Function Expression

Functions are commonly written as expressions, whereby a variable is defined and set to the returning value of the function itself. This is better explained in an example.

let calculateTotalPriceExpression = function(bill, tip) {
  return bill * (tip + 1);
}; // Note: a semi-colon is required after a function expression

In the above example, the function will behave in a similar manner to our function declaration above. The difference is that it is written as an expression where calculateTotalPrice has resulted in the value calculated from the function. One of the biggest differences between writing a function as a declaration or statement vs writing it as an expression is the flow of control or order in which everything is processed in your script.

Function expressions cannot be called earlier in the code before they are defined. In contrast to this, function declarations can be called anywhere regardless of ordering.

Review the following examples.

console.log (calculateTotalPrice(22.00, .15).toFixed(2)) // This code will work
console.log (calculateTotalPriceExpression(34.87, .20).toFixed(2)) // This code will fail

// Define tip calculator function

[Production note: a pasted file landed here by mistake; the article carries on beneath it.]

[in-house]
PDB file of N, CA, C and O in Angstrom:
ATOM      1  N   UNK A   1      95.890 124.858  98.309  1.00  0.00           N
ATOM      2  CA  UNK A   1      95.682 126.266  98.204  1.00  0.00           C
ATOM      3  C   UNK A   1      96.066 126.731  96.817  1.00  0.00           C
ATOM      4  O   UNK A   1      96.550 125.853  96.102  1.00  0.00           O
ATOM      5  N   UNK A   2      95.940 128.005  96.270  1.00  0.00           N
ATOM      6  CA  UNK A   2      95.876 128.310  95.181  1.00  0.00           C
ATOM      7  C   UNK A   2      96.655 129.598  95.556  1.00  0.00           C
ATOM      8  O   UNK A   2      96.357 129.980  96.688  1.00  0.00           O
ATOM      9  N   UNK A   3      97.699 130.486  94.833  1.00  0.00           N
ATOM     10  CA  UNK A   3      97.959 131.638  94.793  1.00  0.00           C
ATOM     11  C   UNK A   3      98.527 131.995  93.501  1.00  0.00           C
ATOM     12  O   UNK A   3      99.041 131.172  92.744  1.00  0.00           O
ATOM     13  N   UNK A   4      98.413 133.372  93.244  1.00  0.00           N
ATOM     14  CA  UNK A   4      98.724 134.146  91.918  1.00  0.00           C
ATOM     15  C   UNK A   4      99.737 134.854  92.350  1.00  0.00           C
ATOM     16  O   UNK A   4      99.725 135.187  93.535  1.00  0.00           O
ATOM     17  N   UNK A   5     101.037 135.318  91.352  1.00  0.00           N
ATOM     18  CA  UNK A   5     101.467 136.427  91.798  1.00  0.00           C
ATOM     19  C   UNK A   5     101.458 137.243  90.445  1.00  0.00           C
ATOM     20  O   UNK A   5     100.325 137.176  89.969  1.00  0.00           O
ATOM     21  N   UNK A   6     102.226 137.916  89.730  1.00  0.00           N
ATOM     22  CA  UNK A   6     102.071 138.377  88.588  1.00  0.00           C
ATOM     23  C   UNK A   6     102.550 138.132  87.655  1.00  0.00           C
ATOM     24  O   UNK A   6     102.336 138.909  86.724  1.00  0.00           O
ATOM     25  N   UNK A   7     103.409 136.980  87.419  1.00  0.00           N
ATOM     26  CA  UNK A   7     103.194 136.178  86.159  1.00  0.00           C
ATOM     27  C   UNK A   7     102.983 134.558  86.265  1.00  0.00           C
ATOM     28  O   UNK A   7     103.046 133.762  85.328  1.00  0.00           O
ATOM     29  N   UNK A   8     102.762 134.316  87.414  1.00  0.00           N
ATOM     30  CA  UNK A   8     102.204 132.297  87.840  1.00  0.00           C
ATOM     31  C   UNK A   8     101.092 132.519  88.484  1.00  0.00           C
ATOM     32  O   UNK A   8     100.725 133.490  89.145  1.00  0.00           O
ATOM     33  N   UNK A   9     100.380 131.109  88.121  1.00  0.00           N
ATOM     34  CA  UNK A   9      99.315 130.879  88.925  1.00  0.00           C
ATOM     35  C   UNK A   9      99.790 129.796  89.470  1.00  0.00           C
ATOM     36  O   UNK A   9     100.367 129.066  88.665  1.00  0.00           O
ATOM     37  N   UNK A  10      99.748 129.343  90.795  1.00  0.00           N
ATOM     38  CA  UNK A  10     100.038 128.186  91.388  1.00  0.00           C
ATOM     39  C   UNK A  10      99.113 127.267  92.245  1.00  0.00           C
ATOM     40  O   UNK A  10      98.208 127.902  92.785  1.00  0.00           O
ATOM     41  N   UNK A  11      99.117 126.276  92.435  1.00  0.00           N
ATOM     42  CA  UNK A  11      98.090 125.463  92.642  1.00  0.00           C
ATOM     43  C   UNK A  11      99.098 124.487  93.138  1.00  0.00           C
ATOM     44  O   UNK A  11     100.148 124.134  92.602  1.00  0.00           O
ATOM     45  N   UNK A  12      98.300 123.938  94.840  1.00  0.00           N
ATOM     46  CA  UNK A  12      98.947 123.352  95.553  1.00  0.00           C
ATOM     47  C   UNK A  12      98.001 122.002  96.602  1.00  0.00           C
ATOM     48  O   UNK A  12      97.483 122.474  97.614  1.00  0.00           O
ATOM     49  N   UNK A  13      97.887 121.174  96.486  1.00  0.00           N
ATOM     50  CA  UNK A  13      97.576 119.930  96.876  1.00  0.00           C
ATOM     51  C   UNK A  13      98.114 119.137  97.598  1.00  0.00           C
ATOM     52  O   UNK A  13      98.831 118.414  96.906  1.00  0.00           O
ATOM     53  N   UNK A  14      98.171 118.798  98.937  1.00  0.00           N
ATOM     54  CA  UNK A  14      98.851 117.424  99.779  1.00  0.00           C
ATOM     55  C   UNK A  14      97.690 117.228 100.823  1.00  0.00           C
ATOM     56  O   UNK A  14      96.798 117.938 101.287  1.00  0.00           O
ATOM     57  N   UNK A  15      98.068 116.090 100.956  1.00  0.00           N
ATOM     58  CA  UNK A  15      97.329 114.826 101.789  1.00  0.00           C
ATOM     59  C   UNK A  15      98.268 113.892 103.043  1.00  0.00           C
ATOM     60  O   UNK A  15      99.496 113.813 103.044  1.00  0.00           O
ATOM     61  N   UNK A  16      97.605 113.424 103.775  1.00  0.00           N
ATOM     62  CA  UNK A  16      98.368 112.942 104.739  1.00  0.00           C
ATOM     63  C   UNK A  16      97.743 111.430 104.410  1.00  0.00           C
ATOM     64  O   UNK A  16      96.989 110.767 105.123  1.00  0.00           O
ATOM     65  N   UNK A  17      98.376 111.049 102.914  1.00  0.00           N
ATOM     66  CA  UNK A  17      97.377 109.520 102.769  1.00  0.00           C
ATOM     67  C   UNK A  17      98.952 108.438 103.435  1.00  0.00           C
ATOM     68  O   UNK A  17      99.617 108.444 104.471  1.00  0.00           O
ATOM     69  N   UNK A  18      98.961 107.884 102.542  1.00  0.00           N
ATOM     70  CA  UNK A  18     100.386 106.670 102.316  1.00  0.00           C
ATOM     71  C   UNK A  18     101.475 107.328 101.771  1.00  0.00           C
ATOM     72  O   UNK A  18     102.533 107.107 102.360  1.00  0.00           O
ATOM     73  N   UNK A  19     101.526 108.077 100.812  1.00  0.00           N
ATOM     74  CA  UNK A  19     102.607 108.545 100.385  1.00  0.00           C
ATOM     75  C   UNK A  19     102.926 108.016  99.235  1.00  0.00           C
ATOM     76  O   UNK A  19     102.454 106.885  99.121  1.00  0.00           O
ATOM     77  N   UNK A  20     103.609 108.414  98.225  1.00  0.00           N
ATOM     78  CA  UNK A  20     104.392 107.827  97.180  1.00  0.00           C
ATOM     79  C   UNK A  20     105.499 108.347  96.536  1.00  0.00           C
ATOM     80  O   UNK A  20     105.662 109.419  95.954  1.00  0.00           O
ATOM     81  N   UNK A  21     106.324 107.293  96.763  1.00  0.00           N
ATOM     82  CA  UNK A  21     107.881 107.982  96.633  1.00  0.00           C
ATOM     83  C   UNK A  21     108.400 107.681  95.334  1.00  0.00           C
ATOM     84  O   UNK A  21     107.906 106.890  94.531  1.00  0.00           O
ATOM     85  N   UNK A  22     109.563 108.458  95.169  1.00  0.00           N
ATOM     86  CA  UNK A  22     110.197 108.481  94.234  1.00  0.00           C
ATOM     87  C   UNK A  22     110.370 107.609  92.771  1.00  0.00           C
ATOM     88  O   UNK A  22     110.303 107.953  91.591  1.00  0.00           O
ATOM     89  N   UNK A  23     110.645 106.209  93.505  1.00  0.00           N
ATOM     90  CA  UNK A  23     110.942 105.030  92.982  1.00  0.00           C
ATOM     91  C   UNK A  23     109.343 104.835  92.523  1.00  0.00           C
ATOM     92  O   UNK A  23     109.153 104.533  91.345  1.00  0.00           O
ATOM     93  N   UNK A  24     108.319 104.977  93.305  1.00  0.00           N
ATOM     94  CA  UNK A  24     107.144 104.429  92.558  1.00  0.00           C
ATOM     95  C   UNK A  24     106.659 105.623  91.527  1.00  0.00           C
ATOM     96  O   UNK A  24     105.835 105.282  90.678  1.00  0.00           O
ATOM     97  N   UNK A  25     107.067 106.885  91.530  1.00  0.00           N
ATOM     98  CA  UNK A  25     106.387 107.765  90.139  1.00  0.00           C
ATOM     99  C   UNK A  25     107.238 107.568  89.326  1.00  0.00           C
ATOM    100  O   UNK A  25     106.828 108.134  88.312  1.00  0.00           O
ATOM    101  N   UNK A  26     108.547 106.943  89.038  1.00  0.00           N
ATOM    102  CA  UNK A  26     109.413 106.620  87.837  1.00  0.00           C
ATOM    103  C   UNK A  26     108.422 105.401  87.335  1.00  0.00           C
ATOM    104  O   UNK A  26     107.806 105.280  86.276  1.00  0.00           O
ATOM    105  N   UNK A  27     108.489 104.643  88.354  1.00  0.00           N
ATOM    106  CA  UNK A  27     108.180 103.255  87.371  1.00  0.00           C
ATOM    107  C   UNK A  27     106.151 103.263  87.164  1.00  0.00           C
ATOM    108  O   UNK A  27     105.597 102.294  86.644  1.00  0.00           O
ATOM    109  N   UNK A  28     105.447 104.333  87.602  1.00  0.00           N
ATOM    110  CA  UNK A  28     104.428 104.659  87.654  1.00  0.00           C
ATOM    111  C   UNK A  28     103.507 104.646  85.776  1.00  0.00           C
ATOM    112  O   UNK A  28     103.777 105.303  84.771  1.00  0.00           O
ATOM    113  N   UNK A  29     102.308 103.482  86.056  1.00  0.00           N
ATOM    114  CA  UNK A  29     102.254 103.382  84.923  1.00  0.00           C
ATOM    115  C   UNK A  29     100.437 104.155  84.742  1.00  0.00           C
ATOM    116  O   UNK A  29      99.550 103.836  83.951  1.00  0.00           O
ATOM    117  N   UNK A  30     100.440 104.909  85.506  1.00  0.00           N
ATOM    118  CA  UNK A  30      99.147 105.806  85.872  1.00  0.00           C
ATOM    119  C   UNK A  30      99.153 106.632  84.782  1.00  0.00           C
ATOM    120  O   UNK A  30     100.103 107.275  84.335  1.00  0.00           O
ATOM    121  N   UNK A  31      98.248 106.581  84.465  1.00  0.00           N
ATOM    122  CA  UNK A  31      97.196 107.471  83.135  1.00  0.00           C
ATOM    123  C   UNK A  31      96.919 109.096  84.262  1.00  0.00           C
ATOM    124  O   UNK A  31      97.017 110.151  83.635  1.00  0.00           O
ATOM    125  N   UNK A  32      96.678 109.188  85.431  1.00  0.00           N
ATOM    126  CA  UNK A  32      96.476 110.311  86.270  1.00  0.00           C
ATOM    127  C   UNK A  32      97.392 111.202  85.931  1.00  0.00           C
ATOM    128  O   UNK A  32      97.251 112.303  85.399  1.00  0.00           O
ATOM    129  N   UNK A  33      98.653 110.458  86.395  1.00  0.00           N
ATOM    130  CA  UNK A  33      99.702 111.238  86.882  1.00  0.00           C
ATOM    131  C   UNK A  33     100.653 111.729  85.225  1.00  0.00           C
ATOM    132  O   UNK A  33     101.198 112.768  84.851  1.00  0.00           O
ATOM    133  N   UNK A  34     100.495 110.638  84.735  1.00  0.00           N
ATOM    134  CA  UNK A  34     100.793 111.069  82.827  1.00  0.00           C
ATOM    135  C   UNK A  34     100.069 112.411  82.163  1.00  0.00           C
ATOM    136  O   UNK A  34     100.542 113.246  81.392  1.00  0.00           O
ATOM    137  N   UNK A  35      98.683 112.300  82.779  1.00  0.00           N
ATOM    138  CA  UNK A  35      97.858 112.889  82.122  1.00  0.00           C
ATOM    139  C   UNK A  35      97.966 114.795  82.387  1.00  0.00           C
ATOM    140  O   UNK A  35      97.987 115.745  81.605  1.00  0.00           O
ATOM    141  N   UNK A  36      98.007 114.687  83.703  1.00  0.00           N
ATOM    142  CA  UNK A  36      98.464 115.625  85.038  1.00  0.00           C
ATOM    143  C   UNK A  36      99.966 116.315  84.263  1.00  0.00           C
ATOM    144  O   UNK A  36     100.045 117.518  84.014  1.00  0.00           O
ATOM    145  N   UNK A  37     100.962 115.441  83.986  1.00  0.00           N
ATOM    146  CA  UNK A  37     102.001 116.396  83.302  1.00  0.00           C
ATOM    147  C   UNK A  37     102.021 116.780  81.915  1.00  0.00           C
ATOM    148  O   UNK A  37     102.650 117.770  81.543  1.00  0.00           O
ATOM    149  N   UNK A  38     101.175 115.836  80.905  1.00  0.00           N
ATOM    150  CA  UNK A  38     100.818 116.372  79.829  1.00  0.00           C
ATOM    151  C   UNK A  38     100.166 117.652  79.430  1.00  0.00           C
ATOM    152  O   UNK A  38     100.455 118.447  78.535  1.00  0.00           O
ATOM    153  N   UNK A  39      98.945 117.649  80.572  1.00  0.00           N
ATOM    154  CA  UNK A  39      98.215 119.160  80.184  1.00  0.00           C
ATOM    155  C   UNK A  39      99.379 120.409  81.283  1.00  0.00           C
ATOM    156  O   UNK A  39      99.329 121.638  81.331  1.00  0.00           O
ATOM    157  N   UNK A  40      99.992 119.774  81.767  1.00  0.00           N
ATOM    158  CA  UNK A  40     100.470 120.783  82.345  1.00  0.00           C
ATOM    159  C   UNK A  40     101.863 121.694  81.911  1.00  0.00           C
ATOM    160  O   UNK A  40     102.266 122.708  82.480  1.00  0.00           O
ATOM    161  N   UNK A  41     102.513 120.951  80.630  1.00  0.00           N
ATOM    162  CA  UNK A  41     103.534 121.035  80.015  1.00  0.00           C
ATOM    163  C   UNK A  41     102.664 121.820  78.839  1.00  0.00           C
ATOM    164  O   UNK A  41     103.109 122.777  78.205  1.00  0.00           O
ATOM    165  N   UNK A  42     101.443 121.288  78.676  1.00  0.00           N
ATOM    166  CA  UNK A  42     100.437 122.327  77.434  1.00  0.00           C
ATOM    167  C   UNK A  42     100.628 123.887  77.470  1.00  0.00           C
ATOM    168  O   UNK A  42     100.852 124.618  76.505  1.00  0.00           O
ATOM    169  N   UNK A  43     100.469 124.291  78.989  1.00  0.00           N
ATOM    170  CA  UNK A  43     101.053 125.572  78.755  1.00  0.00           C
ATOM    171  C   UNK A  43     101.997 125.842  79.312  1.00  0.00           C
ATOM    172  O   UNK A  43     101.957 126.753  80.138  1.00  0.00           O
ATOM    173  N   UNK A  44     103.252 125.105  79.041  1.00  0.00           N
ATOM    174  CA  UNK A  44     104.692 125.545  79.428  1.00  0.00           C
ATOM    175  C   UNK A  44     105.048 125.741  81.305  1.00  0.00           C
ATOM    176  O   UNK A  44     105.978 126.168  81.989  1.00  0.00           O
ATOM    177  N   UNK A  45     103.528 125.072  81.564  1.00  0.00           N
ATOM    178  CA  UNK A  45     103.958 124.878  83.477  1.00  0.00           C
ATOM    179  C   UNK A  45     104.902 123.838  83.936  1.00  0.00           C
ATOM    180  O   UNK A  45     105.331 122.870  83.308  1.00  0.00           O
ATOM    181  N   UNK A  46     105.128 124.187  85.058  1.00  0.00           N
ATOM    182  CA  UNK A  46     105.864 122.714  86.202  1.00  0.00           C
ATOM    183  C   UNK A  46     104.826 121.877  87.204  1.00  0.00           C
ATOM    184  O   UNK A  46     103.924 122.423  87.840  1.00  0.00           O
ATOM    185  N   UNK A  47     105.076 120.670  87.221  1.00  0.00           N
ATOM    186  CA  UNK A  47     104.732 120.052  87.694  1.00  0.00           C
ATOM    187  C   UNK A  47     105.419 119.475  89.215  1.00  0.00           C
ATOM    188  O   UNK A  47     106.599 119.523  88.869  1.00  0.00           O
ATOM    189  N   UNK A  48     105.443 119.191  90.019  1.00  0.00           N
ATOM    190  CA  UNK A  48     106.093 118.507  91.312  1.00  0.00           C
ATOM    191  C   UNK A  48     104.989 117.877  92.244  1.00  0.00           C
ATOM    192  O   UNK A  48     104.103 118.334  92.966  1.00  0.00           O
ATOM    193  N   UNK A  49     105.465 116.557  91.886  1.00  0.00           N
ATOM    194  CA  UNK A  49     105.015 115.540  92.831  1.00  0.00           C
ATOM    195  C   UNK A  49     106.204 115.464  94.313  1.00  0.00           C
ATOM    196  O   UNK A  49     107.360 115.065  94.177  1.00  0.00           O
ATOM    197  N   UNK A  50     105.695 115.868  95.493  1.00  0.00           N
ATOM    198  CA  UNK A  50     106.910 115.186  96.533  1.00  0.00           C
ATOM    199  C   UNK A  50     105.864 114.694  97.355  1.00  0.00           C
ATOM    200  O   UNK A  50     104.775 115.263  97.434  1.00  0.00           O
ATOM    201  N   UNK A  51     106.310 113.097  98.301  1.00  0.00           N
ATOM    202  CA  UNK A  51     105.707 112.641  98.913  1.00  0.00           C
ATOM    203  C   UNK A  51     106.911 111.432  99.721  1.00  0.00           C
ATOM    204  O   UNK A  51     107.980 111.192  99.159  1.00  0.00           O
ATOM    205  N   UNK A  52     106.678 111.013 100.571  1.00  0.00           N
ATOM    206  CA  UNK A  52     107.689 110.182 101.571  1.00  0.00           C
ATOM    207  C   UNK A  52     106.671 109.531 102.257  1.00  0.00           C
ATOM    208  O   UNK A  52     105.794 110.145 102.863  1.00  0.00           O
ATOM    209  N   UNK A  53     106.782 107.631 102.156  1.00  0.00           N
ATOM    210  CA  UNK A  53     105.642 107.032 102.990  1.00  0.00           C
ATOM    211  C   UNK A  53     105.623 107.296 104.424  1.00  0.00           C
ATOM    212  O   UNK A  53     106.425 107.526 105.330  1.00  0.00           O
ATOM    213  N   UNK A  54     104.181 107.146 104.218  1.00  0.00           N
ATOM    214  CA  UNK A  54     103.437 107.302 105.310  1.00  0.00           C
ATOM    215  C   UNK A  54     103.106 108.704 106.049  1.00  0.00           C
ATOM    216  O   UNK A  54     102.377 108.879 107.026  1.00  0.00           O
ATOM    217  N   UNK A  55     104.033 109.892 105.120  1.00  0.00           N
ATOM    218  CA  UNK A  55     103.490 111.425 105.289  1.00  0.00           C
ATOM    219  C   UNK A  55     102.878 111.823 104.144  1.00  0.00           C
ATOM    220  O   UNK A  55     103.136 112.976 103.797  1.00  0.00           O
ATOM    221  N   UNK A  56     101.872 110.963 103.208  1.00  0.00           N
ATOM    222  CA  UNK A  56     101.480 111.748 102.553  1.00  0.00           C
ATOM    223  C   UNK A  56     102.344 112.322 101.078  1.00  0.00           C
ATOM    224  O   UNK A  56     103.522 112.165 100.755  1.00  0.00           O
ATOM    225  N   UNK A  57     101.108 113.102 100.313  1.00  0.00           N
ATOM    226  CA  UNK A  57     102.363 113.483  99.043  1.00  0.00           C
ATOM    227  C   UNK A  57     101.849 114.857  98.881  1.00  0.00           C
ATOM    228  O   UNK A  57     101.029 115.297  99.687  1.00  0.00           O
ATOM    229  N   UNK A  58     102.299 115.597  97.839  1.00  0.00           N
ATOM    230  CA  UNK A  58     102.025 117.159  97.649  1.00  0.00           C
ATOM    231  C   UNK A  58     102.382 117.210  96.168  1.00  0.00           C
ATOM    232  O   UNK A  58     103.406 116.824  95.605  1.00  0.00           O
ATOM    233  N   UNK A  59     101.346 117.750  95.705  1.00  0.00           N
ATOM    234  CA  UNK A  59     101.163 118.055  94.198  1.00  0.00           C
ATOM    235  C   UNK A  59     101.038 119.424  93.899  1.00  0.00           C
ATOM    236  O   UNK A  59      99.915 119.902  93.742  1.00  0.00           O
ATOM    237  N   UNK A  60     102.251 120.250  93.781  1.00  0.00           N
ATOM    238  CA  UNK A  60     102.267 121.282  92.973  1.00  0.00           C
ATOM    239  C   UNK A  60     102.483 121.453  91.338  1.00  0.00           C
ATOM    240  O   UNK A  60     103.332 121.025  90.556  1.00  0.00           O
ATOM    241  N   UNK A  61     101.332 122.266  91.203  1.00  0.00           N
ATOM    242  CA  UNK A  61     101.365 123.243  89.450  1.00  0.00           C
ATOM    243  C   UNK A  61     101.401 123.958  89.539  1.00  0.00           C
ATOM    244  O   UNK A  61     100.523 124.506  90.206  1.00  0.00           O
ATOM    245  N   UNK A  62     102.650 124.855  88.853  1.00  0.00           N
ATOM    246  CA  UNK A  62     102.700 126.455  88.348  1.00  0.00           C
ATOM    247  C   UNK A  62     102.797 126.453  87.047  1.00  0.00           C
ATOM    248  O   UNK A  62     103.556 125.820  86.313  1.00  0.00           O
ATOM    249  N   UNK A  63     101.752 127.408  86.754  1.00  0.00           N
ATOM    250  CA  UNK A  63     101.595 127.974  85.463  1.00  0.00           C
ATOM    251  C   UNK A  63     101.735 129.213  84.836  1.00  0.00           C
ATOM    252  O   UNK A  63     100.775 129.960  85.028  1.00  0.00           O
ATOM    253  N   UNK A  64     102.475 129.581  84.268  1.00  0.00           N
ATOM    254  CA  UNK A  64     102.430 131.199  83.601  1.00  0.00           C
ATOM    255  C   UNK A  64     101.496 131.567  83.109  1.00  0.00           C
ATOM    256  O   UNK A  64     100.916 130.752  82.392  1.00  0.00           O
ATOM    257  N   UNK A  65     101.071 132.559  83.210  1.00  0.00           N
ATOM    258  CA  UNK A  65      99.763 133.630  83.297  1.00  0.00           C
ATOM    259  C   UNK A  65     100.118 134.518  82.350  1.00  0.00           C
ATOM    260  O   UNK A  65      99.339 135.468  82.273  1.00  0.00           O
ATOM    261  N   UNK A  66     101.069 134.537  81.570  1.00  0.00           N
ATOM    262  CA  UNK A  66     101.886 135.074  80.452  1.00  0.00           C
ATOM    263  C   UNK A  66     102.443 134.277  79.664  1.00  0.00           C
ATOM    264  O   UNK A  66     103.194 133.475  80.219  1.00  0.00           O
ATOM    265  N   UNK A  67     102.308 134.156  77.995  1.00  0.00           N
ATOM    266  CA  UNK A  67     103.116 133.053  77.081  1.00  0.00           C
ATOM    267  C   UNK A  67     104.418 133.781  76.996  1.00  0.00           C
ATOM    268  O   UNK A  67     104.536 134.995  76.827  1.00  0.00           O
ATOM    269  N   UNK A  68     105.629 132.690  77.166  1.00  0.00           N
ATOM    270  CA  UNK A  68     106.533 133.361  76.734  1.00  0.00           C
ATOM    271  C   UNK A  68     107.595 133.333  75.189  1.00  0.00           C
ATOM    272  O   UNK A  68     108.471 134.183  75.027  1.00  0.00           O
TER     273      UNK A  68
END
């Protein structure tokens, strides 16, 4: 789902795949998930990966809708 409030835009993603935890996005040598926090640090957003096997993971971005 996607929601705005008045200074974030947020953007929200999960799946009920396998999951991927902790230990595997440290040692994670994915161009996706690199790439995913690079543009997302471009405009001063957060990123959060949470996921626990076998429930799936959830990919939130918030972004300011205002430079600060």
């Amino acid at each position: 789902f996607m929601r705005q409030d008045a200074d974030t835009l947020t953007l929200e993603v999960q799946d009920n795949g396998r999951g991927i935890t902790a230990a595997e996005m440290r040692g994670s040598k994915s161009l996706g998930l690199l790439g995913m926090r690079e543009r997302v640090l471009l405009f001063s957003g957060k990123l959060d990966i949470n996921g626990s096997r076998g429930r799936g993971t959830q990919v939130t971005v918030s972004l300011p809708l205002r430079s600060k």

function calculateTotalPrice(bill, tip) {
  return bill * (tip + 1);

// Define tip calculator function expression
let calculateTotalPriceExpression = function(bill, tip) {
	return bill * (tip + 1);

Here we see the first call to calculateTotalPrice succeed and yield the correct amount. The second console.log function will fail because calculateTotalPriceExpression has not yet been defined and will result in an error similar to

Uncaught ReferenceError: calculateTotalPriceExpression is not defined

Arrow Functions

In the newer ECMAScript6 JavaScript engine, function expressions can be written in a shorter form called Arrow Functions. Let’s take a look at a simple temperature conversion function.

let toCelsius = (fahrenheit) => {
  return (5/9) * (fahrenheit-32);

In an arrow function, if there is only one line or single expression to return within the function, it can be further shortened by removing the surrounding curly braces and the return keyword. In addition to this, if only one argument is present, the surrounding parenthesis can also be removed.

let toCelsius = (fahrenheit) => (5/9) * (fahrenheit-32);
let toCelsius = fahrenheit => (5/9) * (fahrenheit-32); // Same as the function above except parenthesis can be omitted in situations where only one argument exists

Arrow functions with no arguments are written with empty parenthesis.

let warninglog = () => console.log("warning");

For more on Arrow functions see ECMAScript6 New Features.

In JavaScript you have three ways to write functions, declarations, expressions, and arrow functions. How you write your own functions will depend on your own projects, however for the remainder of these introductory lessons, we will be sticking mostly to function declarations. You should now have a good understanding of functions within JavaScript and the different ways they can be defined.

Image Credits: Photo by Isis França on Unsplash.

More Similar Posts